I’ve wanted to write, meant to write, but somehow every time I sat down to write — no words.

And I’m back… I didn’t finish the above because I had to leave for a client appointment. I’ve discovered that while I’m feeling pretty good — meaning I’m not sore any longer, I still tire pretty easily. When I got home, I threw together a salad and watched a couple of episodes of Bones with my husband. As much as I’d like to put it off one more day, I have to go to the grocery store. So I’m off to make a short list and go pick up a few things we need.

Maybe I’ll come up with something more interesting in the next day or two.

Posted in faith, grace, life

The Sin of Worrying

Late August I went to the doctor because I have been aching all over and wanted to find out why. I mentioned that I had a sore spot in my groin on the left side and my doctor determined one of my lymph nodes was enlarged. So she sent me for an ultrasound and referred me to a surgeon because she expected a biopsy of some sort would be needed.

After some tests, the surgeon was concerned because the ultrasound showed a lymph node of 5 cm. Normal is between 1 and 1.5 cm. He sent me for a CT scan, but the soonest it could be done was a week later (which was last Friday). I really struggled with fear, because I lost my mom to cancer last year and I kept thinking about all the artificial sweetener I’d consumed in 44 oz Sonic and Bucees diet sodas over the years. (Probably a tanker full, at least.)

This morning I began a Bible study that my daughter has been encouraging me to do. In the course of reading the lesson, I flipped open my Bible to a scripture, but along the way (and only one page over) I saw a sidebar with a topical commentary on “worry” and I read it, because I have been worrying greatly over all this.

Worry is paralyzed faith. Worry is telling God he can’t handle things, that I have to take care of them. Worry is a sin.

Needless to say, I felt conviction immediately. I asked the Lord to forgive me for worrying, because no matter what happened — I belong to him and I trust him with my life, however much of it may remain.

Five minutes later the surgeon’s office called to say the results were in and could I be there at 2:45 pm to discuss them?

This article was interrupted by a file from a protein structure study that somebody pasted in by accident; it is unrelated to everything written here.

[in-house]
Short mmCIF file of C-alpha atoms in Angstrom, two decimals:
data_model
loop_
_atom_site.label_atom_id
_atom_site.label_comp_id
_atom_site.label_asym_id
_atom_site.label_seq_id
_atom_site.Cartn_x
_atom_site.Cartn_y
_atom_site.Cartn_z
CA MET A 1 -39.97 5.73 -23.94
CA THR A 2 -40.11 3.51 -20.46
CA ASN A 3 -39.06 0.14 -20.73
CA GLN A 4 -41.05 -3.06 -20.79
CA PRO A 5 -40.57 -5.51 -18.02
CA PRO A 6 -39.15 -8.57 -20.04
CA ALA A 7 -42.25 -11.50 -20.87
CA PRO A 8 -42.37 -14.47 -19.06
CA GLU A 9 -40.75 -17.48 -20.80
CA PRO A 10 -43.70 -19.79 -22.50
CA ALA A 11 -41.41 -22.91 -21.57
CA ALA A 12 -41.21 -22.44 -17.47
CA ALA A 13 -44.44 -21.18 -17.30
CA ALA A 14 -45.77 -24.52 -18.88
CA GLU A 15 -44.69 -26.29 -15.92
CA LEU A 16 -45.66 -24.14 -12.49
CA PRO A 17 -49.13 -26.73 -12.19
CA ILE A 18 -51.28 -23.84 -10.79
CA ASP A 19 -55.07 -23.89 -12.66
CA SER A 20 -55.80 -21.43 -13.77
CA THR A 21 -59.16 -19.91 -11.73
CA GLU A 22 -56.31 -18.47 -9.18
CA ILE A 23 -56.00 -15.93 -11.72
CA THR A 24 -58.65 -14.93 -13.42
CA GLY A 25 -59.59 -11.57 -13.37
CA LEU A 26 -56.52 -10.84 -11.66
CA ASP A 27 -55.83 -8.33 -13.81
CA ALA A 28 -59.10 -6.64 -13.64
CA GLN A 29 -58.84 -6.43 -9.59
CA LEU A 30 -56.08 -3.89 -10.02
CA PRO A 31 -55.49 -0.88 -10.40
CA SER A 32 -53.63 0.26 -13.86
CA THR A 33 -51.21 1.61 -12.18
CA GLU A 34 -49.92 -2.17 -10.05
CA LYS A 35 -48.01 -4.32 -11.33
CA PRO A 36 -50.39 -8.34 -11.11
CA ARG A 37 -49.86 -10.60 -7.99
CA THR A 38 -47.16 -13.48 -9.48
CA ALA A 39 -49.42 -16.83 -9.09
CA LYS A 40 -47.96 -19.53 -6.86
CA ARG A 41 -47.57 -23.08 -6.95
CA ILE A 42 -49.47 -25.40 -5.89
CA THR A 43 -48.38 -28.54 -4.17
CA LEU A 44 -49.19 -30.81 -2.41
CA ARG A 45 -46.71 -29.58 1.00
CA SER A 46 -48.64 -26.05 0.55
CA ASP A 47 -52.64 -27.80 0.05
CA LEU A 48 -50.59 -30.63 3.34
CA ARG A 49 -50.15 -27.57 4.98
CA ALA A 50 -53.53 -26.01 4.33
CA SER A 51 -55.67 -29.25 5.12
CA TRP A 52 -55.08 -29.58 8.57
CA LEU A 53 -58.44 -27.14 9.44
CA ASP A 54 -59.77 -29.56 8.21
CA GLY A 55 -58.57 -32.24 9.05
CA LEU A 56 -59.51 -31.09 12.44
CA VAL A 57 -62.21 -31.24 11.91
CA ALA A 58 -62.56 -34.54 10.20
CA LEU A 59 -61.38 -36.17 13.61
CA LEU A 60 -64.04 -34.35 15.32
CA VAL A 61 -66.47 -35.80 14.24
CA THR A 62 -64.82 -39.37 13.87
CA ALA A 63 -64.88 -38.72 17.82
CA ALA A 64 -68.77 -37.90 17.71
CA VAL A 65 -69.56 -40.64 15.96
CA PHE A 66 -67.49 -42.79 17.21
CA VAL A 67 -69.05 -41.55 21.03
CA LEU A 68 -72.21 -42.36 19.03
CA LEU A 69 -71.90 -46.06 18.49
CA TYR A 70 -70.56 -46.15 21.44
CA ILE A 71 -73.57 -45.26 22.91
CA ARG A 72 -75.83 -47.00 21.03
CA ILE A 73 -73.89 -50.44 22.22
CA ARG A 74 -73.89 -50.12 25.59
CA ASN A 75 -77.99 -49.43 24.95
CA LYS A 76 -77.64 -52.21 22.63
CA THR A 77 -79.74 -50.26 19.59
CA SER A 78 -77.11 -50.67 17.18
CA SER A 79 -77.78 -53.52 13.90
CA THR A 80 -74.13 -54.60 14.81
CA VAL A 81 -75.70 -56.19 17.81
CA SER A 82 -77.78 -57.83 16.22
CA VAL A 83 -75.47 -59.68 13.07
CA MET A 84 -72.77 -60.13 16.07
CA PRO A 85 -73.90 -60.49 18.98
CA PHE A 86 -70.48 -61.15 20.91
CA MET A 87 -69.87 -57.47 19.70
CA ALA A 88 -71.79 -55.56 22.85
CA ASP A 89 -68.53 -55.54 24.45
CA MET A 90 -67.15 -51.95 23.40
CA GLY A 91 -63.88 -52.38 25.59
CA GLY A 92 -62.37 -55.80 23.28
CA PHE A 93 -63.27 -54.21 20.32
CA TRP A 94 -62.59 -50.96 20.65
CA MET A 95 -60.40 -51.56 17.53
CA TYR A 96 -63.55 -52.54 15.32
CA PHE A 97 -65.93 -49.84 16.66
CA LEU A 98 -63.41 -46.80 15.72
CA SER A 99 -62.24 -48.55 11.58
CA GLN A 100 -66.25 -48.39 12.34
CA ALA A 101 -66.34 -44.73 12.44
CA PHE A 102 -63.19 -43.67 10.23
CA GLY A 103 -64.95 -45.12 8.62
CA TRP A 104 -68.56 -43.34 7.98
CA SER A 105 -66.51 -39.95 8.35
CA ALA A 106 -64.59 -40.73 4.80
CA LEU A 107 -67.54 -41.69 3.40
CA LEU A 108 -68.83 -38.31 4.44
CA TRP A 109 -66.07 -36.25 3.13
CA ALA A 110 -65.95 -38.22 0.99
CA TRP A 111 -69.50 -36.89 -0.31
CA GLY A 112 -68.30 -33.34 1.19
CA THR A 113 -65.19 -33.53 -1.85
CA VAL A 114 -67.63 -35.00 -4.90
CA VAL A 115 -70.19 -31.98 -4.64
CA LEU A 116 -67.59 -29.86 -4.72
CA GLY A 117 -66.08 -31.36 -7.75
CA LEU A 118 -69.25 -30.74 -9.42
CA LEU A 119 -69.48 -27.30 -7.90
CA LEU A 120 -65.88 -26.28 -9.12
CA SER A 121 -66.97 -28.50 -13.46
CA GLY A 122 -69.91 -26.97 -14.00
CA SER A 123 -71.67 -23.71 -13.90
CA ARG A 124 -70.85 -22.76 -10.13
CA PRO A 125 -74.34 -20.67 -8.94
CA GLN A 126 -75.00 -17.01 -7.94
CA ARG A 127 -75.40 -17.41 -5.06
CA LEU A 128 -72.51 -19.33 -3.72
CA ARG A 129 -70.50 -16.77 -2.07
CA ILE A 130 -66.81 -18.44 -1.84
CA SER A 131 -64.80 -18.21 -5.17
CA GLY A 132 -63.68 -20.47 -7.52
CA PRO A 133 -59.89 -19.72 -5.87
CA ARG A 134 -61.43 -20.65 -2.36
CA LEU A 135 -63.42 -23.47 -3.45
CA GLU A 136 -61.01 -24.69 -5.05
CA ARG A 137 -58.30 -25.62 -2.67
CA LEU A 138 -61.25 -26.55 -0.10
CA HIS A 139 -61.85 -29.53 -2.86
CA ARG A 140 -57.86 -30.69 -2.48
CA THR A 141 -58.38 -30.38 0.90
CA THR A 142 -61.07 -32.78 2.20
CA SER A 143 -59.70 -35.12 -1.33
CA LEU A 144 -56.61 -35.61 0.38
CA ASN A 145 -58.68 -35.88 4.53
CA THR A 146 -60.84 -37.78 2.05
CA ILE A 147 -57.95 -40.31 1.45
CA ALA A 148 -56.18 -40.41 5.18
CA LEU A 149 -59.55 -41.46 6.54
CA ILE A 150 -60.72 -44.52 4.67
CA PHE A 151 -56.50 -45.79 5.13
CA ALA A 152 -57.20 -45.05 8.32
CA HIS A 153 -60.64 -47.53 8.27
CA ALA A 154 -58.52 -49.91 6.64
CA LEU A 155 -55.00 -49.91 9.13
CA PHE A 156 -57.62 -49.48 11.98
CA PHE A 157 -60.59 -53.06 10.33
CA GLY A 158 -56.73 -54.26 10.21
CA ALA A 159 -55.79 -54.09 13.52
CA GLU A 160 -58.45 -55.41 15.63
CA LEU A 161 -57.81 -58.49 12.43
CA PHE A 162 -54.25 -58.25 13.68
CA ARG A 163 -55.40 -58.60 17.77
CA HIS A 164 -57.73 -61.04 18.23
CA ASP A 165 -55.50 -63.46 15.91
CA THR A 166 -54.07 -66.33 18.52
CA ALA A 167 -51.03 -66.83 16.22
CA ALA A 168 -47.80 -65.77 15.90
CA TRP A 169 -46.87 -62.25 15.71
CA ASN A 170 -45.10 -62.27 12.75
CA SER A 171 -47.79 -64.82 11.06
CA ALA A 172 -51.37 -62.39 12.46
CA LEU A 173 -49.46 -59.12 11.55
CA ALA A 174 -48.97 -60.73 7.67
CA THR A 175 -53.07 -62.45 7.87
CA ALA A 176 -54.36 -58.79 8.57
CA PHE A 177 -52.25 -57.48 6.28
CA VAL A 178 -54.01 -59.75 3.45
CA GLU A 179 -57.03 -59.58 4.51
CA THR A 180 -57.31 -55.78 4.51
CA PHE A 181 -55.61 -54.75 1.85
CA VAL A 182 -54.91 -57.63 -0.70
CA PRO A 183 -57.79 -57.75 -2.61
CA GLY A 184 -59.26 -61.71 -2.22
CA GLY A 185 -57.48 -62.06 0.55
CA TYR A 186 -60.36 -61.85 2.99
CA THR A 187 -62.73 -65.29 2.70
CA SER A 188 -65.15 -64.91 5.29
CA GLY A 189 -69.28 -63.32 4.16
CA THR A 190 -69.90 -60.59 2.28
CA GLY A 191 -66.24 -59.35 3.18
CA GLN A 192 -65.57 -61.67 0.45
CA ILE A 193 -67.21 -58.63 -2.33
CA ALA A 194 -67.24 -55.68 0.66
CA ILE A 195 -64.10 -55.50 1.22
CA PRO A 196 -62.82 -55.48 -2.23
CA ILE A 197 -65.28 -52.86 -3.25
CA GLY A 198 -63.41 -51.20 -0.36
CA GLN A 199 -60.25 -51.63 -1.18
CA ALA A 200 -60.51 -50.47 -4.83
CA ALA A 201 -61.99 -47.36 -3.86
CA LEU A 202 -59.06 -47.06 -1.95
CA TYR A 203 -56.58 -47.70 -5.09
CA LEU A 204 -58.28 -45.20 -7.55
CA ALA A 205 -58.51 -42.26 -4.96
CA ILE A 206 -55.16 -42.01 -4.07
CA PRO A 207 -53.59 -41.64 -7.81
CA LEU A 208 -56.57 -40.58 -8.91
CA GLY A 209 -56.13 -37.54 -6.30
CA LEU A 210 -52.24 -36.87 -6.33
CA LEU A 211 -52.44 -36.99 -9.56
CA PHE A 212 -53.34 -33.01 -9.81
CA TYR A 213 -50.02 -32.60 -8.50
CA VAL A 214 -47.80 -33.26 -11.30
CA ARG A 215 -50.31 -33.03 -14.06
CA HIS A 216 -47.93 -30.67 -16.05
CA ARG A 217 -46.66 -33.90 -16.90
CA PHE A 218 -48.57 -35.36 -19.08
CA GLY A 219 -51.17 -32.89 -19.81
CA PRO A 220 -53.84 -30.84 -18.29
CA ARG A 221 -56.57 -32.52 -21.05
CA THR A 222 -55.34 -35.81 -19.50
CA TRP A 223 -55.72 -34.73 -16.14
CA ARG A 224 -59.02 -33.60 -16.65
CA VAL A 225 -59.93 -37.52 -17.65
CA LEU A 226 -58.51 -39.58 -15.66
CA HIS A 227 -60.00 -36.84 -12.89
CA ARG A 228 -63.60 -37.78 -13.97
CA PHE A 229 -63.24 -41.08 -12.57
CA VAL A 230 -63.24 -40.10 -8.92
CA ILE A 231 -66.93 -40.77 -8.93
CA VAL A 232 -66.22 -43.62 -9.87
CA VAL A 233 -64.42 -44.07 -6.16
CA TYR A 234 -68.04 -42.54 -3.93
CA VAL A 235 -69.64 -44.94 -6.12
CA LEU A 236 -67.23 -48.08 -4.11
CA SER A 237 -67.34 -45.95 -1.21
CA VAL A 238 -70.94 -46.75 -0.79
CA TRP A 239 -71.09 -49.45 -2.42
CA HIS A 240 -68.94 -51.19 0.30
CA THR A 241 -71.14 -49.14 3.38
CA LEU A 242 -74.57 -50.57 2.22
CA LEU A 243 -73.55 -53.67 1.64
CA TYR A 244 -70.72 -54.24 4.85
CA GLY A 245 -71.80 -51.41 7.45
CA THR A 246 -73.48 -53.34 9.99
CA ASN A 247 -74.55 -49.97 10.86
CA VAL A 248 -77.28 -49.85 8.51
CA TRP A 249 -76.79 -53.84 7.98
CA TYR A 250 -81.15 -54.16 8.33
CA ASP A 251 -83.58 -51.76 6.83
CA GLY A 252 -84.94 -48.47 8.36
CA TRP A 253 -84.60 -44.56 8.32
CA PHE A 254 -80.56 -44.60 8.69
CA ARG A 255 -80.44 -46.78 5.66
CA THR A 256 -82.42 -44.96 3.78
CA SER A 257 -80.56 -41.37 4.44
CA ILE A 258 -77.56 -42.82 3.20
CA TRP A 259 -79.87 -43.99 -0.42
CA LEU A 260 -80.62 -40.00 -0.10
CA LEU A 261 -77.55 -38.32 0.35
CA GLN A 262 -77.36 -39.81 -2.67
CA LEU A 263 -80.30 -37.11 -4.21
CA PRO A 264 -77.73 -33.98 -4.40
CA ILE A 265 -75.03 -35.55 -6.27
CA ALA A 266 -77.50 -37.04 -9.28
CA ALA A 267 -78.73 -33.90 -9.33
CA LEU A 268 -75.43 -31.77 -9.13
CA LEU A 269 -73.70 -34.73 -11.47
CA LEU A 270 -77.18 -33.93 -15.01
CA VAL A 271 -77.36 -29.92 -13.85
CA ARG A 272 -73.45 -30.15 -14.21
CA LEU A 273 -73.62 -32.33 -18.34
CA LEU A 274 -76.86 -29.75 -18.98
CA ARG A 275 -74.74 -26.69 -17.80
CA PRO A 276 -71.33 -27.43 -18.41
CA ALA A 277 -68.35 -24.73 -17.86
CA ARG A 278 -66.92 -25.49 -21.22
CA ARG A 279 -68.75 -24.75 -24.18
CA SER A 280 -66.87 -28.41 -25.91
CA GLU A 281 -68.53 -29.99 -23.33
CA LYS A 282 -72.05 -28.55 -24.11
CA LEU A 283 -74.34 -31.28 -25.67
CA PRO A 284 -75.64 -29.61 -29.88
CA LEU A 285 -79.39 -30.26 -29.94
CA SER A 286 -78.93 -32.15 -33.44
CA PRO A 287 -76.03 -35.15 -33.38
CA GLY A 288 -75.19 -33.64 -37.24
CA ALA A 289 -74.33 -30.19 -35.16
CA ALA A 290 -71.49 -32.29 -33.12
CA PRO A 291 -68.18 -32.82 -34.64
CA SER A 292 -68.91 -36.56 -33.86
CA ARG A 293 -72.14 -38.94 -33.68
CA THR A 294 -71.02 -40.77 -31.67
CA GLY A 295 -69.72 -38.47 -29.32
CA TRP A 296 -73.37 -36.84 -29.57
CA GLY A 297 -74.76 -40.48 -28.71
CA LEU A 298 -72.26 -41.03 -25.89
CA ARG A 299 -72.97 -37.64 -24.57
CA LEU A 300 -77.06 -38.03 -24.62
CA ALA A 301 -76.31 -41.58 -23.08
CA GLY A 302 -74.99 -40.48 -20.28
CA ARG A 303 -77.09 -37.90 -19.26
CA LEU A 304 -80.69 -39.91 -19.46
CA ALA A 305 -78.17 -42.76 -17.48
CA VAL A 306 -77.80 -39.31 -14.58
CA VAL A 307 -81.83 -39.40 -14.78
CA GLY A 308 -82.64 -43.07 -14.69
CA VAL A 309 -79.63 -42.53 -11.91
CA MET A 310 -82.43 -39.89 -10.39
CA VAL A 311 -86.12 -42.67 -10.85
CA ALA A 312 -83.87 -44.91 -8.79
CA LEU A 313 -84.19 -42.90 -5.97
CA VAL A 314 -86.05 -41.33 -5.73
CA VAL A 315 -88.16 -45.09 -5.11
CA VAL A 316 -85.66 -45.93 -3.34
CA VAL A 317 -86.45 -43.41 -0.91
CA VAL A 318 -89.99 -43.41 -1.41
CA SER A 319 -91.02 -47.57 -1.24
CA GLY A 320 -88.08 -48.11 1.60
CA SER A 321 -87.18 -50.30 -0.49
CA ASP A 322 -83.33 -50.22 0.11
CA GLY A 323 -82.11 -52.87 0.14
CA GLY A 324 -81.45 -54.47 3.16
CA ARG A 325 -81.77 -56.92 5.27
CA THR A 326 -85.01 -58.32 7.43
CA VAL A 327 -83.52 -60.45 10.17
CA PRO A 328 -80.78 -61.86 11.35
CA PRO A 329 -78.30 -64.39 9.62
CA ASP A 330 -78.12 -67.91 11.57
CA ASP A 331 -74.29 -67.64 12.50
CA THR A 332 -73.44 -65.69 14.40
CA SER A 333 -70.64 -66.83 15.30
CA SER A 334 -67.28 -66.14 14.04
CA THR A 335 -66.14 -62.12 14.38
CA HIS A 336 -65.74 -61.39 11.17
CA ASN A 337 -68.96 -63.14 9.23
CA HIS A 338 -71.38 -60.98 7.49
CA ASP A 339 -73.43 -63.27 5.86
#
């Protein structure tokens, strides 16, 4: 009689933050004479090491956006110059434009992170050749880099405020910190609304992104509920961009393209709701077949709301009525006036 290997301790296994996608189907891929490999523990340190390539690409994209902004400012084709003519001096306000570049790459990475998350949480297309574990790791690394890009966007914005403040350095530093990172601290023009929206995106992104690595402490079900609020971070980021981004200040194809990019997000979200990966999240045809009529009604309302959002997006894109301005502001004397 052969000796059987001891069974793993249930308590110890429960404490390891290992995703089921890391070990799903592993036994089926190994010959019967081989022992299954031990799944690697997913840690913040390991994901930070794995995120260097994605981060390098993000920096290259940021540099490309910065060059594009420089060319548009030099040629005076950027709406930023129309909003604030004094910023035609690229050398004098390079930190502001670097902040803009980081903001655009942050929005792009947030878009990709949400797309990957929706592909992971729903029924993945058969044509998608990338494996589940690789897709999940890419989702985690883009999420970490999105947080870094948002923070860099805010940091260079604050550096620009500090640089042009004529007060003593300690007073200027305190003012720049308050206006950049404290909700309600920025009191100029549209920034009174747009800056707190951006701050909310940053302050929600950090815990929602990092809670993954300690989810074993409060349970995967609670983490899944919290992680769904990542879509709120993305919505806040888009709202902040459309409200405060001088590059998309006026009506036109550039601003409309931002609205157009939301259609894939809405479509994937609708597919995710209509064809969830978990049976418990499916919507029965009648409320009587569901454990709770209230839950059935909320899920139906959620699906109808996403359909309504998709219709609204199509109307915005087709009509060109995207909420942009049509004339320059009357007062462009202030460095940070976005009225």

For a split second I felt that fear, that worry try to creep back up, but I resisted, reminding myself of what I’d read and how God has me in the palm of his hand. I told them I’d be there, and then I called my guy and asked him to meet me there after his workout.

And here’s the good news: the lymph node has shrunk. It has gone from 5 cm down to 2 cm! Almost normal. My surgeon believes it was responding to a small spot I had on my calf (that was removed by the dermatologist and came back non-cancerous from pathology) that had become inflamed, and most likely infected.

I am so grateful to the Lord for such good news. In addition, the CT scan revealed that all other organs (liver, pancreas, all that good stuff) is fine — no weird things to be concerned about. Praise the Lord!  

Posted in duty, life


Tomorrow I have to head over to the county courthouse because, for the second time in my life, I’ve been called for jury duty. The first time I was called was in 1999, right after we moved to Brazoria County from Walker County. The call was for Walker, so obviously I got out of that one, since I didn’t live there any longer.

I actually postponed this one because it was originally scheduled for the time that we had an out-of-state trip planned. You get one freebie, where you can ask to reschedule your duty. I used mine. I’m praying that I don’t get picked, that they will decide I am too white, too educated, too conservative to serve on a jury. I know that sounds terrible, but it’s pretty much a given that those are not desirable qualities in a jury member.

The fact is, I’ve not been feeling too perky for several months now and I’m in the middle of doctors’ appointments trying to figure out why I feel the way I do, if there’s another reason aside from needing to (a) exercise and (b) lose weight. I have two appointments this week that I will have to cancel/reschedule if I get picked. So I’m hoping at least this time I’ll get passed over for my civic duty.